From this research, we have developed a better understanding of the horizontal salinity distribution of APES as well as how the system reacts to a single storm event. This research allows for future studies to consider different types of storms along with refinement of the river forcings, to understand better the full range of estuarine responses.

BA Rumbaugh (2021). “Impact of storm events on density stratification in the Pamlico and Albemarle Estuarine System,” North Carolina State University.

Improved Predictions with ST6 Physics and SWAN Version 41.31

These analyses were performed by Carter Day, an undergraduate researcher in our team.

Like other spectral wave models, SWAN uses parameterizations to represent sources (e.g. wind), sinks (e.g. whitecapping, bottom friction, depth-limited breaking), and resonance (e.g. quadruplet and triad wave-wave interactions). Each parameterization is based on laboratory and experimental data to represent the transfer of energy to, from, and between waves. It is necessary for each term to represent its physical process, but it is also necessary for the terms to be calibrated collectively to represent their combined effects on wave evolution.

SWAN release version 41.31 was modified in two main ways: derivative computation was changed to use the Green-Gauss formula, and a new ‘package’ of wave physics (the so-called ST6 physics) was introduced. This package includes new parameterizations of wind input, whitecapping, swell dissipation, wind speed scaling, and other processes. The ST6 physics have been adopted by other wave models (e.g. NOAA’s WaveWatch III), and it will likely become the preferred physics package for SWAN. However, because the ST6 physics package has changes to so many parameterizations, it is necessary to quantify its effects on wave predictions during recent storms.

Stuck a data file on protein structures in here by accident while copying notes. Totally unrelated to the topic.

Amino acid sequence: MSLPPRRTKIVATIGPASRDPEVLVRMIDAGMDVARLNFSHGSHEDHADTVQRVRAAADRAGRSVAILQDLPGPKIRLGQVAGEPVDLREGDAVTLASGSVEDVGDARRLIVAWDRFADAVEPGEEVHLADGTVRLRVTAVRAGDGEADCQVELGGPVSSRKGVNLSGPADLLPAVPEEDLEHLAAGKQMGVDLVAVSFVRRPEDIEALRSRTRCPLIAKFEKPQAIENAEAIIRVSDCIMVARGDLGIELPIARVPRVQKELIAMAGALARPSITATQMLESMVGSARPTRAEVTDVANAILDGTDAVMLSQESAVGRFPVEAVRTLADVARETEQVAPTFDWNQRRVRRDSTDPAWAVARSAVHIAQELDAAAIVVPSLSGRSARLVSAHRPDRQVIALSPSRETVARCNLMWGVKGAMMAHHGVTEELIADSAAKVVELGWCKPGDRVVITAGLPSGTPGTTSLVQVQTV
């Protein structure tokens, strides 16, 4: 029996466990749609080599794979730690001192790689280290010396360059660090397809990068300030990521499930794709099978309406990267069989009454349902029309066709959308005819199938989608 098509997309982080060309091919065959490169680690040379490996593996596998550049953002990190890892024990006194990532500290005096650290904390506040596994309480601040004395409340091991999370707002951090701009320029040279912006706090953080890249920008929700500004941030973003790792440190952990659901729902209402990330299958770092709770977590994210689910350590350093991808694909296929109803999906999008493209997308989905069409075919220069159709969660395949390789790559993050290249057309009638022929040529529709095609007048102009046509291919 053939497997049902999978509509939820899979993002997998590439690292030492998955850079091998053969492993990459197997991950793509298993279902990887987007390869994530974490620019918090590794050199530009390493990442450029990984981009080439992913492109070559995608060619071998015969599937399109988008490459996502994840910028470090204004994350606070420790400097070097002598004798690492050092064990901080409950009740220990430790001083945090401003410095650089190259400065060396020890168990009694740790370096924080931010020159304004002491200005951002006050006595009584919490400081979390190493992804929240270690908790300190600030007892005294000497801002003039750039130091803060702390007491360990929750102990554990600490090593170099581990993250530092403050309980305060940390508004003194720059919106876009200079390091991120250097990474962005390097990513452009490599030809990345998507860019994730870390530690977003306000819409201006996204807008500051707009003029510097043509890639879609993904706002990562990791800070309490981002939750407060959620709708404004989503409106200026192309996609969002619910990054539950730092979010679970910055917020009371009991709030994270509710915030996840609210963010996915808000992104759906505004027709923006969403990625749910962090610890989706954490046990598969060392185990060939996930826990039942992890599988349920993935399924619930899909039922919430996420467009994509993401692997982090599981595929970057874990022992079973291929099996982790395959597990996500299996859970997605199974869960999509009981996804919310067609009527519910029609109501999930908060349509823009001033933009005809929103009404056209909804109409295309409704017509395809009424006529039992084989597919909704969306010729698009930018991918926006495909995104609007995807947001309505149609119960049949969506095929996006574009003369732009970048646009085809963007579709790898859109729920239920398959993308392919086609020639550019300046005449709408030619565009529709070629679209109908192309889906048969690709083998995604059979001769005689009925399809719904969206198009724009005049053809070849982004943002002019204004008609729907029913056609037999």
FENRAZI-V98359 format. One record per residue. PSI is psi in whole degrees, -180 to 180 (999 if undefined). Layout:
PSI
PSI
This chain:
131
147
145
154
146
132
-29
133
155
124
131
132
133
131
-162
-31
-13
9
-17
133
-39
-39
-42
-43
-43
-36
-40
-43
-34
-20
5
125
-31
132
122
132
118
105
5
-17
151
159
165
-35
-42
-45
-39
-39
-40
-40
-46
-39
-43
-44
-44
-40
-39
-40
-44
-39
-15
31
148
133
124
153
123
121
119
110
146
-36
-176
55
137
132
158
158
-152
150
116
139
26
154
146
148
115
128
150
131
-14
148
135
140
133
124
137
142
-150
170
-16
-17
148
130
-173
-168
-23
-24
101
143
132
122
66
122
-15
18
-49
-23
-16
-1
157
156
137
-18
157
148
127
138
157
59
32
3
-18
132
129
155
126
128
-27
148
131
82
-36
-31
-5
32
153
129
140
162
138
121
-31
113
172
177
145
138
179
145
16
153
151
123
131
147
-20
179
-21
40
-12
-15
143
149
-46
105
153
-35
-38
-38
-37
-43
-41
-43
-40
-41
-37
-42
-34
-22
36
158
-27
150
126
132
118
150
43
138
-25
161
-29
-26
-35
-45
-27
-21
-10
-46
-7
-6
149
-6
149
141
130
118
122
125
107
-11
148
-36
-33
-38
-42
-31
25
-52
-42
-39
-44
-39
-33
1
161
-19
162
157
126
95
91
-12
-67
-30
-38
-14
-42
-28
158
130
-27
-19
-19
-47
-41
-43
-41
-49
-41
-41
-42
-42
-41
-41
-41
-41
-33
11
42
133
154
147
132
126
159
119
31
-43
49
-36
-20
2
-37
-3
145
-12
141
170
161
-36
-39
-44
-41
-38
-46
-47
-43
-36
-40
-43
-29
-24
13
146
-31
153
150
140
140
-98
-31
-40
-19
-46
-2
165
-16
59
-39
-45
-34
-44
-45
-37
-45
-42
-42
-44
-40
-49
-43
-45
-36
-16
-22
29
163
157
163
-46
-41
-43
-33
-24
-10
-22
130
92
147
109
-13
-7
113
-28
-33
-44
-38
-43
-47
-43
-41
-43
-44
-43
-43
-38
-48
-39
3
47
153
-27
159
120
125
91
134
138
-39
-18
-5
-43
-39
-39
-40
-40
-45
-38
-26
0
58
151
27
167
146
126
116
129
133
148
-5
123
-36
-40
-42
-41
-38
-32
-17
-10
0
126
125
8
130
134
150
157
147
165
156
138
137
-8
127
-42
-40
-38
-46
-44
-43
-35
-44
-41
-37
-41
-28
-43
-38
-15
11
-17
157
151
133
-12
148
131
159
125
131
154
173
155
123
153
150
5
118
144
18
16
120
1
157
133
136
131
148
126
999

In this study, we simulate two recent hurricanes, Gustav (2008) and Florence (2018), and we compare wave predictions with the new ST6 physics package. Do the ST6 physics improve the SWAN wave predictions?

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News: Jessica Gorski Featured in Lenovo Video

2021/11/15 – Intel + Lenovo
Coastal Computing

Our research into real-time erosion predictions using XBeach was featured in a recent video by Lenovo and CNN. Jessica Gorski describes how we are exploring the use of 1D transect models to predict erosion during storms.

Lenovo provides hardware and support for the HPC services at NC State. The video was produced as branded content for CNN, and it was featured on the CNN web site and social media.

The video required two days of shooting with a team of directors, photographers, audio specialists, and production assistants. Click below to see photos of the production.